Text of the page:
4 Market Research Lessons from Moneyball | Market Research Firm

market research lessons from moneyball market research firmSince I was young, I've always had a particular interest in two things: (1) sports and (2) statistics. I became self-aware of my inner-nerd at at early age when I spent more time reviewing stats on the back of my baseball cards than looking at player pictures on the front. So reading the book Moneyball, written by Michael Lewis was a no-brainier for me. It's this passion for numbers and interpreting data that continues to motivate me at Drive Research.

Moneyball is the story of the Oakland Athletics (A's) baseball club in the early 2000s. In an era when the A's were competing (and still do compete) with baseball clubs who have a budget for players 3 times the size of Oakland's, it can be difficult to compete on an even playing field. The book talks about Oakland A's GM Billy Beane and his approach to build a low-budget baseball team based on analysis of statistics and data rather than reputation and big names.

Analytics and sabermetrics are common-place in baseball today and it's something that all MLB teams review in player evaluation. This has spread to other popular sports including the NFL. Data analysis has always been a cornerstone of market research, and it appears other industries are catching on to its benefits quickly.

Here are 5 market research lessons from Moneyball:

  • (1) Data is king - Billy Beane understood the value of research and data in the evaluation of his players. Making decisions in any business without using data to guide and fuel strategy isn't smart. Companies (like the A's) that use market research and analytics to guide their decision-making process stand a greater chance of success and lower risk of failure.

  • (2) More costly doesn't translate to better - The New York Yankees had a $125M payroll in 2002, the A's had a $39M payroll. Both teams won 103 games that season. Businesses often pay big market research firms to consult with them on studies because of the brand name they've built. The point is "good on paper" doesn't always guarantee "good on the field". Sometimes it's better to work with smaller firms who can focus more attention to your needs, objectives, and your project. You don't always get what you pay for when you pay for pinstripes.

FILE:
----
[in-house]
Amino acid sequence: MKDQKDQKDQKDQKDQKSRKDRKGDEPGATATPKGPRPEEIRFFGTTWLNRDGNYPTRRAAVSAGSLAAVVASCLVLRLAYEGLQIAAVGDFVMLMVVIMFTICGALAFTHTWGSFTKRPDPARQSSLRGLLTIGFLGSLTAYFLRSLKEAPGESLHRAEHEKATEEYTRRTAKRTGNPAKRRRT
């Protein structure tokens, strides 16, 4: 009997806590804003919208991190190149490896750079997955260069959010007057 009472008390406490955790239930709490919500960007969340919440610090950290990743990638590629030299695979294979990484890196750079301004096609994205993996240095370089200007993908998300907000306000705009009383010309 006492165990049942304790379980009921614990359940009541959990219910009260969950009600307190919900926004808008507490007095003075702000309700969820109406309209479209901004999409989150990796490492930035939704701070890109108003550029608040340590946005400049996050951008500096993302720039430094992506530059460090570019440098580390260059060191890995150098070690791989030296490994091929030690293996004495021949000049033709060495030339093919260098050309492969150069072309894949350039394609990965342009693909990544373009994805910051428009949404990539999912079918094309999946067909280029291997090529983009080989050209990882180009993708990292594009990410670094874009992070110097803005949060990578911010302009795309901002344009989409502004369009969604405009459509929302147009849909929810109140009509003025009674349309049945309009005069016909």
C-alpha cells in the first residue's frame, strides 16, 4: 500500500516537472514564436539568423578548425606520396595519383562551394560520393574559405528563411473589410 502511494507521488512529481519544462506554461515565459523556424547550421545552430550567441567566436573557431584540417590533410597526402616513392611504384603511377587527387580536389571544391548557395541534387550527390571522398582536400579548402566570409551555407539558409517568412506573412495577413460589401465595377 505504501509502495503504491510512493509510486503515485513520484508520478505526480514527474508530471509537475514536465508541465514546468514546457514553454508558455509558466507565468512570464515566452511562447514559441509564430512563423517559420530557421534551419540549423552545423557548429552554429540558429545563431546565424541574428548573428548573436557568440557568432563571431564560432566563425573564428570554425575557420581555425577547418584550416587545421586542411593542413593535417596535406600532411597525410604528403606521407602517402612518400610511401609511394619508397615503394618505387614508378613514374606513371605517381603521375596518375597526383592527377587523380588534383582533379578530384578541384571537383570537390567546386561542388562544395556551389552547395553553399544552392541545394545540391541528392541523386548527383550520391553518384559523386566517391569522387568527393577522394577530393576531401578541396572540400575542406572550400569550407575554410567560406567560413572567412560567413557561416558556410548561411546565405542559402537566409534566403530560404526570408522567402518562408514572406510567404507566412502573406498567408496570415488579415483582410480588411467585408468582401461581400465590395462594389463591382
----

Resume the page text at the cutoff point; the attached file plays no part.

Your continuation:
• (3) Even the little firms have big talent - Although the A's may had one of the lowest payrolls in 2002, they still had legitimate MVP candidates in Eric Chavez and Miguel Tejada and a stacked pitching staff that could all compete for the Cy Young award (Zito, Hudson and Mulder). So even though the A's payroll was minimal, they still had a ton of talent. Although the market research supplier you work with may not make $20 million per year in annual revenues, doesn't mean you'll receive $20 million worth of talent for your project. Many smaller firms that cost less offer comparable or better talent to consult with you.

  • (4) Consistency and persistence matters - the A's moneyball system had its skeptics early on but the GM and staff stuck with the mantra and they became more successful over time because of it. The moneyball system of statistical analysis presented by the A's spread to all baseball organizations. Market research can steer your business strategy in the right direction and set your organization up for success. The law of averages will once again dictate that doing "more" market research instead of "less" will make a business more successful over the long-haul.

Drive Research is a market research firm located in Syracuse, NY. Our company offers a variety of market research surveys including surveys, focus groups, CX, and VoC research. For more information about Drive visit our About Us page or our Services page.

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